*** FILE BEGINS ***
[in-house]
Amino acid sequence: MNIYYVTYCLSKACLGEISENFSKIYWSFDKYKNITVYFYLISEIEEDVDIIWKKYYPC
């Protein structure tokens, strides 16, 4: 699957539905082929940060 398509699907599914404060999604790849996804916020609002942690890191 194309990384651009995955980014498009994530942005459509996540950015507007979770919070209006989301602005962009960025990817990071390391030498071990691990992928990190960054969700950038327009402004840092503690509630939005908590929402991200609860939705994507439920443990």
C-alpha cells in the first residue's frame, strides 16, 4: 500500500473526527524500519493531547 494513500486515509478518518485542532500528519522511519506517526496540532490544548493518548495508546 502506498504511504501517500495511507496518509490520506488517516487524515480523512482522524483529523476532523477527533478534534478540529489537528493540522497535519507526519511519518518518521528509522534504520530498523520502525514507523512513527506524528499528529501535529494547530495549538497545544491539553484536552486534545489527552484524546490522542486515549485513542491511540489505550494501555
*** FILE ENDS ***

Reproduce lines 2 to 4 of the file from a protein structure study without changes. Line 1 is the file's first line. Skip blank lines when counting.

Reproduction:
Amino acid sequence: MNIYYVTYCLSKACLGEISENFSKIYWSFDKYKNITVYFYLISEIEEDVDIIWKKYYPC
């Protein structure tokens, strides 16, 4: 699957539905082929940060 398509699907599914404060999604790849996804916020609002942690890191 194309990384651009995955980014498009994530942005459509996540950015507007979770919070209006989301602005962009960025990817990071390391030498071990691990992928990190960054969700950038327009402004840092503690509630939005908590929402991200609860939705994507439920443990």
C-alpha cells in the first residue's frame, strides 16, 4: 500500500473526527524500519493531547 494513500486515509478518518485542532500528519522511519506517526496540532490544548493518548495508546 502506498504511504501517500495511507496518509490520506488517516487524515480523512482522524483529523476532523477527533478534534478540529489537528493540522497535519507526519511519518518518521528509522534504520530498523520502525514507523512513527506524528499528529501535529494547530495549538497545544491539553484536552486534545489527552484524546490522542486515549485513542491511540489505550494501555